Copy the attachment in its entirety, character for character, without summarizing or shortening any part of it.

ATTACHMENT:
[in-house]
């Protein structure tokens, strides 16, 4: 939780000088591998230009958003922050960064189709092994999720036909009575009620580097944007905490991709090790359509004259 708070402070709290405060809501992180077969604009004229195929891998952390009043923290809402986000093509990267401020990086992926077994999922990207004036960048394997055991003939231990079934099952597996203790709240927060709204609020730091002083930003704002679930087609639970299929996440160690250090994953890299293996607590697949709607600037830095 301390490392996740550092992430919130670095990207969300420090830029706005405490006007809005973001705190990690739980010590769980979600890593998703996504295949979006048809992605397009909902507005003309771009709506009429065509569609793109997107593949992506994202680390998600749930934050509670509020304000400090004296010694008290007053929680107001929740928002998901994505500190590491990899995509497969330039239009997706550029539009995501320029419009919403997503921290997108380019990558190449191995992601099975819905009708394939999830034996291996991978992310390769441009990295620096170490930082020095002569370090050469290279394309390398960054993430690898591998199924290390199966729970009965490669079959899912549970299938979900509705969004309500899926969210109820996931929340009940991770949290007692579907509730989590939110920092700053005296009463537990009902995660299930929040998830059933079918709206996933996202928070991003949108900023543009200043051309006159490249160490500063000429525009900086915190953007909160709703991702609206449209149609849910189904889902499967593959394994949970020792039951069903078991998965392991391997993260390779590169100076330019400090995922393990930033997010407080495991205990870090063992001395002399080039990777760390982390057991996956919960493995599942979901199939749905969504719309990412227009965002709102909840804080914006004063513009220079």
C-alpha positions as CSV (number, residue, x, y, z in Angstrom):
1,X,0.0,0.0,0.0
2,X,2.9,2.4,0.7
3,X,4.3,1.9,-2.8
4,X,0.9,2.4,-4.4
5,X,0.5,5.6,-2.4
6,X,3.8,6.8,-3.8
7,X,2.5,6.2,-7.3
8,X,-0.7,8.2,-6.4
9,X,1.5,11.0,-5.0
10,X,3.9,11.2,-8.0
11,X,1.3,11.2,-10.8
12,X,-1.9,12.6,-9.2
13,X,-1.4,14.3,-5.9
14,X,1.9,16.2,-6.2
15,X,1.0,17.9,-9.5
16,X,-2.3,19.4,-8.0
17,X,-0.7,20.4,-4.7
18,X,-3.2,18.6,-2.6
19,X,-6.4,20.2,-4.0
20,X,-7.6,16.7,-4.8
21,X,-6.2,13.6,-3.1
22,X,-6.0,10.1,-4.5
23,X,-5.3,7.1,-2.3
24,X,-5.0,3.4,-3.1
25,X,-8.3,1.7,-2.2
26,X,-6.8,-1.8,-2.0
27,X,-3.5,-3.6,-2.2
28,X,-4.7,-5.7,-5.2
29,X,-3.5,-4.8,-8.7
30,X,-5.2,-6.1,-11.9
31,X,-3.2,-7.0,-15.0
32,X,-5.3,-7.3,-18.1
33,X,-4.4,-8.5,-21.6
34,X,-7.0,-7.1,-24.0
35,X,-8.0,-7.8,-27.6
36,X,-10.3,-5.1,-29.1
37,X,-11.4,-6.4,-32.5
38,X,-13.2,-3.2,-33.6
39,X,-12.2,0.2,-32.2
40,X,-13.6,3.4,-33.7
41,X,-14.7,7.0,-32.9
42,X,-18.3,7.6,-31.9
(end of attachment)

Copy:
[in-house]
């Protein structure tokens, strides 16, 4: 939780000088591998230009958003922050960064189709092994999720036909009575009620580097944007905490991709090790359509004259 708070402070709290405060809501992180077969604009004229195929891998952390009043923290809402986000093509990267401020990086992926077994999922990207004036960048394997055991003939231990079934099952597996203790709240927060709204609020730091002083930003704002679930087609639970299929996440160690250090994953890299293996607590697949709607600037830095 301390490392996740550092992430919130670095990207969300420090830029706005405490006007809005973001705190990690739980010590769980979600890593998703996504295949979006048809992605397009909902507005003309771009709506009429065509569609793109997107593949992506994202680390998600749930934050509670509020304000400090004296010694008290007053929680107001929740928002998901994505500190590491990899995509497969330039239009997706550029539009995501320029419009919403997503921290997108380019990558190449191995992601099975819905009708394939999830034996291996991978992310390769441009990295620096170490930082020095002569370090050469290279394309390398960054993430690898591998199924290390199966729970009965490669079959899912549970299938979900509705969004309500899926969210109820996931929340009940991770949290007692579907509730989590939110920092700053005296009463537990009902995660299930929040998830059933079918709206996933996202928070991003949108900023543009200043051309006159490249160490500063000429525009900086915190953007909160709703991702609206449209149609849910189904889902499967593959394994949970020792039951069903078991998965392991391997993260390779590169100076330019400090995922393990930033997010407080495991205990870090063992001395002399080039990777760390982390057991996956919960493995599942979901199939749905969504719309990412227009965002709102909840804080914006004063513009220079």
C-alpha positions as CSV (number, residue, x, y, z in Angstrom):
1,X,0.0,0.0,0.0
2,X,2.9,2.4,0.7
3,X,4.3,1.9,-2.8
4,X,0.9,2.4,-4.4
5,X,0.5,5.6,-2.4
6,X,3.8,6.8,-3.8
7,X,2.5,6.2,-7.3
8,X,-0.7,8.2,-6.4
9,X,1.5,11.0,-5.0
10,X,3.9,11.2,-8.0
11,X,1.3,11.2,-10.8
12,X,-1.9,12.6,-9.2
13,X,-1.4,14.3,-5.9
14,X,1.9,16.2,-6.2
15,X,1.0,17.9,-9.5
16,X,-2.3,19.4,-8.0
17,X,-0.7,20.4,-4.7
18,X,-3.2,18.6,-2.6
19,X,-6.4,20.2,-4.0
20,X,-7.6,16.7,-4.8
21,X,-6.2,13.6,-3.1
22,X,-6.0,10.1,-4.5
23,X,-5.3,7.1,-2.3
24,X,-5.0,3.4,-3.1
25,X,-8.3,1.7,-2.2
26,X,-6.8,-1.8,-2.0
27,X,-3.5,-3.6,-2.2
28,X,-4.7,-5.7,-5.2
29,X,-3.5,-4.8,-8.7
30,X,-5.2,-6.1,-11.9
31,X,-3.2,-7.0,-15.0
32,X,-5.3,-7.3,-18.1
33,X,-4.4,-8.5,-21.6
34,X,-7.0,-7.1,-24.0
35,X,-8.0,-7.8,-27.6
36,X,-10.3,-5.1,-29.1
37,X,-11.4,-6.4,-32.5
38,X,-13.2,-3.2,-33.6
39,X,-12.2,0.2,-32.2
40,X,-13.6,3.4,-33.7
41,X,-14.7,7.0,-32.9
42,X,-18.3,7.6,-31.9